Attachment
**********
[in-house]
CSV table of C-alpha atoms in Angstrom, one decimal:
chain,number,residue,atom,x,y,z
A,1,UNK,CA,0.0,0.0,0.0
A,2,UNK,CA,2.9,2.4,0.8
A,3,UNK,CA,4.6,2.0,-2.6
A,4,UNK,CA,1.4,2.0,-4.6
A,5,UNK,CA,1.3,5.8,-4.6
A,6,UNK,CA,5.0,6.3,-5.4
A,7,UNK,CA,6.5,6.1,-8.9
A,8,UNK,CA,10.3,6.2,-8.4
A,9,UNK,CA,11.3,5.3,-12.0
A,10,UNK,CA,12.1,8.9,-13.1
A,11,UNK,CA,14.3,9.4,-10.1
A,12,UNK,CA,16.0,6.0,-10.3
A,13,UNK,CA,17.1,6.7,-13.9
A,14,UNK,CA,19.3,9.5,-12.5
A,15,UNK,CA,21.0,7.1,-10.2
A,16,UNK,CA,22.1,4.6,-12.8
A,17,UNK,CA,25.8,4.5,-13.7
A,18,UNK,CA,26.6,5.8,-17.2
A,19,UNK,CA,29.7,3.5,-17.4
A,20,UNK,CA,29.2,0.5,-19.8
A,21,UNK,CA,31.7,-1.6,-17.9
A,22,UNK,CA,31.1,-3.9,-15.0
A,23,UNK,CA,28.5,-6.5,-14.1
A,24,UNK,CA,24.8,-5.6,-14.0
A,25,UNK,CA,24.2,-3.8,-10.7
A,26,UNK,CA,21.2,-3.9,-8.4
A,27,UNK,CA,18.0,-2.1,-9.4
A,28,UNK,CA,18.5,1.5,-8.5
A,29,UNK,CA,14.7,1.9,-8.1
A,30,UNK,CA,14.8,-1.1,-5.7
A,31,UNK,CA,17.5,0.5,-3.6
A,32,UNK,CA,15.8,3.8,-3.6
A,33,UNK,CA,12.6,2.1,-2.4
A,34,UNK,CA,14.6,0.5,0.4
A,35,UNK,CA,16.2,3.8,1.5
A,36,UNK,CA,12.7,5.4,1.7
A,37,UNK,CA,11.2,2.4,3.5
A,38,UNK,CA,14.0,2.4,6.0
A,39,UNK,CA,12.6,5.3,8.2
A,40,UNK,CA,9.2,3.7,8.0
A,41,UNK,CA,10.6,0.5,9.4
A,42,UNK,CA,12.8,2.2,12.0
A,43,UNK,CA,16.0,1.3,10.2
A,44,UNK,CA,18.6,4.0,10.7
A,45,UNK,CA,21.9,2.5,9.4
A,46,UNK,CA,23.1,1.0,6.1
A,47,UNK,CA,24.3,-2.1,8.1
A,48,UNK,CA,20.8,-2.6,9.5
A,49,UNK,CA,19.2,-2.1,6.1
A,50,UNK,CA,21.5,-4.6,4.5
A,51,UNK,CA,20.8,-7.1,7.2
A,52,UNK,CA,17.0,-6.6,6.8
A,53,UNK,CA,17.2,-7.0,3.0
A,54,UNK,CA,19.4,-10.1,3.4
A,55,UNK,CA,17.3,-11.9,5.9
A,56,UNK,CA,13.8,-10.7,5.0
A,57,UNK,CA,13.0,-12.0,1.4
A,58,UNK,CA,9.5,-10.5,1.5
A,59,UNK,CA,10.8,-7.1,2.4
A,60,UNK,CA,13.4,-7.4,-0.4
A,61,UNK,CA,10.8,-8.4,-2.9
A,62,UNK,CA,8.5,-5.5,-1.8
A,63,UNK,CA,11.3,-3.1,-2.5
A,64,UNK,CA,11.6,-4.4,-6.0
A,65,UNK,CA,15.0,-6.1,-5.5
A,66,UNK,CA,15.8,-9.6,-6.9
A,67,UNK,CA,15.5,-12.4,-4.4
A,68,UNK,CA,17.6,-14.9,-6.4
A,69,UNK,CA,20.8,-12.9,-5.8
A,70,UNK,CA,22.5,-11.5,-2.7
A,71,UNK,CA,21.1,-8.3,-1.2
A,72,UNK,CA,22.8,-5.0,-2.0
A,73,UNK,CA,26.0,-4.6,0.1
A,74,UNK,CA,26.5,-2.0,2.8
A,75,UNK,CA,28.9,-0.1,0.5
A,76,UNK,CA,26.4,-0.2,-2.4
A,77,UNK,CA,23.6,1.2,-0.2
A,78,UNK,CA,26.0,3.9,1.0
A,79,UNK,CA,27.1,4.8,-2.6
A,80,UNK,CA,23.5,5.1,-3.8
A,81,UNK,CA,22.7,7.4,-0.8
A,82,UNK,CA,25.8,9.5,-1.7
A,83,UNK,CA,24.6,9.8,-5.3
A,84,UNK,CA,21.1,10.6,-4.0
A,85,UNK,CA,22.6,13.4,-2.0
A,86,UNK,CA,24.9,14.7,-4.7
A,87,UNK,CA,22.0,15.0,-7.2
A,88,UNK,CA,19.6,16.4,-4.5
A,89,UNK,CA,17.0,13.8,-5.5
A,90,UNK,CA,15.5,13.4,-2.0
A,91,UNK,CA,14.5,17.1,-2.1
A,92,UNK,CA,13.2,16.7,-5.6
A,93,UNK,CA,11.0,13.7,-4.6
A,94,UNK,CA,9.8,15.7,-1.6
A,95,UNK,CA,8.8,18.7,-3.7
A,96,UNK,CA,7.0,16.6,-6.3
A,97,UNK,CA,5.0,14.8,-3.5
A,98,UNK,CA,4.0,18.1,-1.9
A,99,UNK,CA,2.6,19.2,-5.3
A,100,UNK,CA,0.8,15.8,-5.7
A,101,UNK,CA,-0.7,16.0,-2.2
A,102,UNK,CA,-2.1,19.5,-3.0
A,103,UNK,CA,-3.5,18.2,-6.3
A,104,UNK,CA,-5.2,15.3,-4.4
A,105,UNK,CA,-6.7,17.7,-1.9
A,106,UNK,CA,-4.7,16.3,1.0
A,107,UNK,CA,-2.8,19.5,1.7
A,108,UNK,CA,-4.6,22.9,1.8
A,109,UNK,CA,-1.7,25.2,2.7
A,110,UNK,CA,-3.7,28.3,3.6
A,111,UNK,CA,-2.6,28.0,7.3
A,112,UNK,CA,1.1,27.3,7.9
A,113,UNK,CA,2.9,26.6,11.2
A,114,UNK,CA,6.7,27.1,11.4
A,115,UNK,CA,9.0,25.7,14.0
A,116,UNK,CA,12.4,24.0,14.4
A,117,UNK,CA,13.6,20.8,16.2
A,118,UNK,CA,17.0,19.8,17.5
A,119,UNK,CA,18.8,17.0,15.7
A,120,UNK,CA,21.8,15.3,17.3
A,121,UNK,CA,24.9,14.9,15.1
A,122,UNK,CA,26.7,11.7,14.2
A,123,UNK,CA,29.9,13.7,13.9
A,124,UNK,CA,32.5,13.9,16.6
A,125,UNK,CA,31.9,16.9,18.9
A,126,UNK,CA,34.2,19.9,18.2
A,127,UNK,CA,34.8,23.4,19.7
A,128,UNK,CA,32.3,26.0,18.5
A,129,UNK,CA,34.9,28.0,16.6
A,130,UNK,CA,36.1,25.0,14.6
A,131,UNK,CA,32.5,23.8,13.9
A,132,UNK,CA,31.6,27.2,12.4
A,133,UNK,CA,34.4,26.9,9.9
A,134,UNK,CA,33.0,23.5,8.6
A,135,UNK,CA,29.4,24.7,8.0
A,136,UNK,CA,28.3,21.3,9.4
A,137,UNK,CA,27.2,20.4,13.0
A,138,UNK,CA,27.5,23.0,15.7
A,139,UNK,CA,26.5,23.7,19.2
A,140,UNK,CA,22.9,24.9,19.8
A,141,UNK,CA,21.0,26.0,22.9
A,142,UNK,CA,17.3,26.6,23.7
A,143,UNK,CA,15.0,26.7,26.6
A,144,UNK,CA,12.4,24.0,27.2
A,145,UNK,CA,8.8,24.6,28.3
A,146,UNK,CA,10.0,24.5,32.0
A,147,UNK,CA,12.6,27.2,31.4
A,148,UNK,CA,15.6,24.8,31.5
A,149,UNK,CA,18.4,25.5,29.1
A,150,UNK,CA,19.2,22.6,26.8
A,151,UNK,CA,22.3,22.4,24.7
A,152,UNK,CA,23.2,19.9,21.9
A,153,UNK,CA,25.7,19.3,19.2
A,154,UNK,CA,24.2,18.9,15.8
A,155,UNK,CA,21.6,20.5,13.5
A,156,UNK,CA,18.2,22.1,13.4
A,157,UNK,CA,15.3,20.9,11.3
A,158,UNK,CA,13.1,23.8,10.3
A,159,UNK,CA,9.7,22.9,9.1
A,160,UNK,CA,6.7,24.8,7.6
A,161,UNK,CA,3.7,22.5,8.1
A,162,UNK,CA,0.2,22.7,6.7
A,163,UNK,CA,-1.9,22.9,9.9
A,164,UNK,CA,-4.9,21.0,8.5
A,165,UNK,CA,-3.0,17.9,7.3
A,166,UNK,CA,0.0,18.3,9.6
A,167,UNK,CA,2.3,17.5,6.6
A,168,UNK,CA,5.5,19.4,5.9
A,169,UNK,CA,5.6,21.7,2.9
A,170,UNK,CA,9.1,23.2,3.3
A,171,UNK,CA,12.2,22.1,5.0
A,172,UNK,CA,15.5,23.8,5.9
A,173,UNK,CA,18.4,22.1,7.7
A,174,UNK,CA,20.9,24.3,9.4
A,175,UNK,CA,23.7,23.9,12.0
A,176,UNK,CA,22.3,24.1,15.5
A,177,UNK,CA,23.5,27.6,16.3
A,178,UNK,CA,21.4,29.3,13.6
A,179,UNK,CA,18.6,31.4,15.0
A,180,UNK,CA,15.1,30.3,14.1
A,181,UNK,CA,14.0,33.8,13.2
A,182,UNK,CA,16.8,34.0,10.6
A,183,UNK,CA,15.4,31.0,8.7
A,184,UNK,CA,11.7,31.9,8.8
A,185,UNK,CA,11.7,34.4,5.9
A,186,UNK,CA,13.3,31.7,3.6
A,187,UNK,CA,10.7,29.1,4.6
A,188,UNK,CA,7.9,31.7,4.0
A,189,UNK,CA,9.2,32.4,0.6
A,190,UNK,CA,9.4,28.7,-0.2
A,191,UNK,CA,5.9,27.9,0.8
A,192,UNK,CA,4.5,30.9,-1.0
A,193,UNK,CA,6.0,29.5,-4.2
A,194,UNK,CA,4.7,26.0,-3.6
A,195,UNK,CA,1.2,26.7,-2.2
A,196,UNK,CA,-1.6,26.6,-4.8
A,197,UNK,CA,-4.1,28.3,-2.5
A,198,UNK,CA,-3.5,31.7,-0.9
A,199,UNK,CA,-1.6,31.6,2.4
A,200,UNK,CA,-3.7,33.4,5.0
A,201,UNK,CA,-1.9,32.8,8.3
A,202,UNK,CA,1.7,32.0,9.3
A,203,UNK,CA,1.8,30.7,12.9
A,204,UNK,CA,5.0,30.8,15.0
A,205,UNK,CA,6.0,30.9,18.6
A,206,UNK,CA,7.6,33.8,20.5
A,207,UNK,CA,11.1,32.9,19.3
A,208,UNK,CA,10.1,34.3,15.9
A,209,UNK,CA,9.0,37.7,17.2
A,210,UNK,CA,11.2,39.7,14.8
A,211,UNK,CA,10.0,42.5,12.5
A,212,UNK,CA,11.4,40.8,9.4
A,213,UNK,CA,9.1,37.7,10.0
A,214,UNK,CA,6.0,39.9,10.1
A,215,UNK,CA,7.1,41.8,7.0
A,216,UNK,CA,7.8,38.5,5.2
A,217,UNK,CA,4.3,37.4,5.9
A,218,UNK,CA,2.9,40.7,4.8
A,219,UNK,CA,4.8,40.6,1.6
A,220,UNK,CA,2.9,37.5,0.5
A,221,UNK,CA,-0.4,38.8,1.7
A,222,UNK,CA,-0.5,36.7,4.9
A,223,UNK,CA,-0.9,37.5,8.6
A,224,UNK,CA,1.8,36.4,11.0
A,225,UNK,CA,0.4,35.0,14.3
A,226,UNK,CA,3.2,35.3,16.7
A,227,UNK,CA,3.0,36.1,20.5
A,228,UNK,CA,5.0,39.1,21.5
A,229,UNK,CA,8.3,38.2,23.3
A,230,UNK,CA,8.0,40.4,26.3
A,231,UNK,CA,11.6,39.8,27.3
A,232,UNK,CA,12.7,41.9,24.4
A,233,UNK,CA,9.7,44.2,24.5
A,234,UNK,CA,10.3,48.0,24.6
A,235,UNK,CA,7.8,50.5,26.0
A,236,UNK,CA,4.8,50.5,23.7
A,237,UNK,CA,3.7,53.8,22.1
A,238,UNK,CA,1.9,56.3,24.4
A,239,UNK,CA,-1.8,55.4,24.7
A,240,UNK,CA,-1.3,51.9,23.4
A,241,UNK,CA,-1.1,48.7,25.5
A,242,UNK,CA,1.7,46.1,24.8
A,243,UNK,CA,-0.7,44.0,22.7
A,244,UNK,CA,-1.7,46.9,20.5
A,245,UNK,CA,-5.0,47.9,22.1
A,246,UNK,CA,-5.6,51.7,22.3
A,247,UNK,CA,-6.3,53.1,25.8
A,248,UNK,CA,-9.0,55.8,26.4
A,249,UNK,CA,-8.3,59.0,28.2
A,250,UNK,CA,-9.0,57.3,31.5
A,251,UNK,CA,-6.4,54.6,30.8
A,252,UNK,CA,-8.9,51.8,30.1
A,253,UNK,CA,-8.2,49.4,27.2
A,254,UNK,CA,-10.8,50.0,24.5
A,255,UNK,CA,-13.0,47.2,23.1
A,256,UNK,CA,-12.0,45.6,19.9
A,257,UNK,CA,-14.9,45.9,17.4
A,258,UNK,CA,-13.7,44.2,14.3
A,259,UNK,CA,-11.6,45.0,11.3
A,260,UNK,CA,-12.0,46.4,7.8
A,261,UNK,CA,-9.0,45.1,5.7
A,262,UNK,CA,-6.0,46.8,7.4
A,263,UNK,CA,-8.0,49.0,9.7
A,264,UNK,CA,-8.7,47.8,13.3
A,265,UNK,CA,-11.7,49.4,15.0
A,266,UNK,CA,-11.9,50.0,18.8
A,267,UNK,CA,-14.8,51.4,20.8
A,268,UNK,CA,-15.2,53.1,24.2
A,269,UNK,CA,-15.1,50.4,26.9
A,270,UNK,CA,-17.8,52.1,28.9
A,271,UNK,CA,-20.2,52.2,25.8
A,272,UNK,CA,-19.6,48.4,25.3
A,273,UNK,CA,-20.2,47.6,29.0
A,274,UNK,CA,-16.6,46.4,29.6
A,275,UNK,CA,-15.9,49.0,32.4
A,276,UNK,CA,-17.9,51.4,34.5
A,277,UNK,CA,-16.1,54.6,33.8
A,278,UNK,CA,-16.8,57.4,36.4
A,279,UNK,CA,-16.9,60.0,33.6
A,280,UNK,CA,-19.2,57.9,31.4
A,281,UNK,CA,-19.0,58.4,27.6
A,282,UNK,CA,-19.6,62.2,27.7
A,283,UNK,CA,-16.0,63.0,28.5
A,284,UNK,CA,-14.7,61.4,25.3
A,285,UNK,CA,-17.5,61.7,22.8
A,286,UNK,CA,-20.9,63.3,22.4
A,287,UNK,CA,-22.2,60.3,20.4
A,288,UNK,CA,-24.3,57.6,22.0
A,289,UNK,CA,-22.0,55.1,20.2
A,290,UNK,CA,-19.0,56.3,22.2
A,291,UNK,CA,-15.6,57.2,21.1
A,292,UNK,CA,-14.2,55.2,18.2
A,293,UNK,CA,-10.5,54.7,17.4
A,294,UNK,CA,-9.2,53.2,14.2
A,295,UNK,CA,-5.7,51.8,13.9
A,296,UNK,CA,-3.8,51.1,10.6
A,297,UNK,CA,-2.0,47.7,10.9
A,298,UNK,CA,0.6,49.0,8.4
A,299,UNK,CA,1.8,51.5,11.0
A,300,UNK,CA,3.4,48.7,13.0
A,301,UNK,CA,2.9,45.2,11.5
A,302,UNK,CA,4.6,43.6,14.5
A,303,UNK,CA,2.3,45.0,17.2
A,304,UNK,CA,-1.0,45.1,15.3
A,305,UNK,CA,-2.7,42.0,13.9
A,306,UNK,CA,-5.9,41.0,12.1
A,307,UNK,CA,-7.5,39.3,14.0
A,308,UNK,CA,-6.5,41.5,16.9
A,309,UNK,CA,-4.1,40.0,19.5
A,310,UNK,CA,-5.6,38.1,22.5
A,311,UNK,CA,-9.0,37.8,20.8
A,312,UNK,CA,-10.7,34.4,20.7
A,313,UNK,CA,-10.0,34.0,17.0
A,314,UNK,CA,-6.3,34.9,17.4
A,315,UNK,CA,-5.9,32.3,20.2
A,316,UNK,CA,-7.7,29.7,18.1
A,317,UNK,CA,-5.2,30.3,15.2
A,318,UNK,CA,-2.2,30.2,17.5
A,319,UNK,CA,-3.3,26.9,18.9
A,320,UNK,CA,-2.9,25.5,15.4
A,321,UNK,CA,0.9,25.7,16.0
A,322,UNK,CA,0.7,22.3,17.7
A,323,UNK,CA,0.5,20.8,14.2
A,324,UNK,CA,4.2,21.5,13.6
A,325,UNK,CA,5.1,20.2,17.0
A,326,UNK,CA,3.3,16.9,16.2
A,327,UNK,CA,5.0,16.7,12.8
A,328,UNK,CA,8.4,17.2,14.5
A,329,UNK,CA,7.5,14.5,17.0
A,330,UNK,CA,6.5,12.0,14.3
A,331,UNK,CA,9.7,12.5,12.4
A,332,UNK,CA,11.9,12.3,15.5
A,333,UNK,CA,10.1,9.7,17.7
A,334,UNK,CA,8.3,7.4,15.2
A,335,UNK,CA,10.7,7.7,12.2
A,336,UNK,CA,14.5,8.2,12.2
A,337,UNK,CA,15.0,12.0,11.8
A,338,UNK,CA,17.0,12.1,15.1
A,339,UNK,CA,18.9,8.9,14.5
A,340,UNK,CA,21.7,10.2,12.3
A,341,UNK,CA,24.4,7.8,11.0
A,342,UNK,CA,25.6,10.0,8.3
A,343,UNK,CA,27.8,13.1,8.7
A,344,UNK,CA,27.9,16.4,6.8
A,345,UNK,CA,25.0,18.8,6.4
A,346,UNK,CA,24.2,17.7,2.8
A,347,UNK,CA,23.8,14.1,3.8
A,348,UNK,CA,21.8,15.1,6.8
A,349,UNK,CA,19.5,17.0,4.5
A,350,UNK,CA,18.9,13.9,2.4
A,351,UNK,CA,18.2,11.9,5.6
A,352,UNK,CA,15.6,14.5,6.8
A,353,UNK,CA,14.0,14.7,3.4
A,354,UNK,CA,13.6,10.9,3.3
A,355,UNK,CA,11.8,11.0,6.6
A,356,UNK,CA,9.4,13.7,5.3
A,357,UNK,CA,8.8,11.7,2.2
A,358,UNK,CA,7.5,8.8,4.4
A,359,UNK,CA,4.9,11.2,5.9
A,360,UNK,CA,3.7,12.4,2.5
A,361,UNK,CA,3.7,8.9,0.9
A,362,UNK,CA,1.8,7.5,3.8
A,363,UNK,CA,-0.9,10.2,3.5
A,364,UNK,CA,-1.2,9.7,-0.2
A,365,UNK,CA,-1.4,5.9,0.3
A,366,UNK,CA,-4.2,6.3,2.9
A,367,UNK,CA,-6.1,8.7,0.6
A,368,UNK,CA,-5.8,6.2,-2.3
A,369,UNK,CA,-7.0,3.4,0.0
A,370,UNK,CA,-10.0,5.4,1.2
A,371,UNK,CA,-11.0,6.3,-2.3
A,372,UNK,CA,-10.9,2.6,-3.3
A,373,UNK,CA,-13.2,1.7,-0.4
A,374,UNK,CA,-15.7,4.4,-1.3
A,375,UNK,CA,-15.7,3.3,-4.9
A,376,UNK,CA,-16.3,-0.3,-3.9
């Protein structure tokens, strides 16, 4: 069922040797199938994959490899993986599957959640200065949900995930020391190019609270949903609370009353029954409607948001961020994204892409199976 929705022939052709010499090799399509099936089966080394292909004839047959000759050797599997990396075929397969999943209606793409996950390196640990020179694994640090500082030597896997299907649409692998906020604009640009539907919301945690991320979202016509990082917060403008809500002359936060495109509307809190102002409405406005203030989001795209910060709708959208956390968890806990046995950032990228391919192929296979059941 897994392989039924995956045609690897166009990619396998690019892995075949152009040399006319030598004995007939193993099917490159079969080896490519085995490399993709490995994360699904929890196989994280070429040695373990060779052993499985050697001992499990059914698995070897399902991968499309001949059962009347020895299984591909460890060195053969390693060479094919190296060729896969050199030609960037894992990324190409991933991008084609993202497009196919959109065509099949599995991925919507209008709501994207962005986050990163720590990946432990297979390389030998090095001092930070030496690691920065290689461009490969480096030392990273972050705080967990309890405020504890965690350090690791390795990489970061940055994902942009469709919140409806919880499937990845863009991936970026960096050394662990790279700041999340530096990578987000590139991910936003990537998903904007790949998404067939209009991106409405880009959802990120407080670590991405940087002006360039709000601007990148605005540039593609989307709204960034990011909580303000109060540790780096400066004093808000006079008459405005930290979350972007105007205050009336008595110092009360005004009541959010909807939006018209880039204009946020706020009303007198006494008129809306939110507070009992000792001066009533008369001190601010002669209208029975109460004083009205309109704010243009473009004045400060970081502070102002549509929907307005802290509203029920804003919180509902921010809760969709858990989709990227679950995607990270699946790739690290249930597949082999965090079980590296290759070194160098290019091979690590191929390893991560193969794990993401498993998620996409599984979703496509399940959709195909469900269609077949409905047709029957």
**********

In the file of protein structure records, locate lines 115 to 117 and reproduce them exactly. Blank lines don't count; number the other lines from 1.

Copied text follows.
A,112,UNK,CA,1.1,27.3,7.9
A,113,UNK,CA,2.9,26.6,11.2
A,114,UNK,CA,6.7,27.1,11.4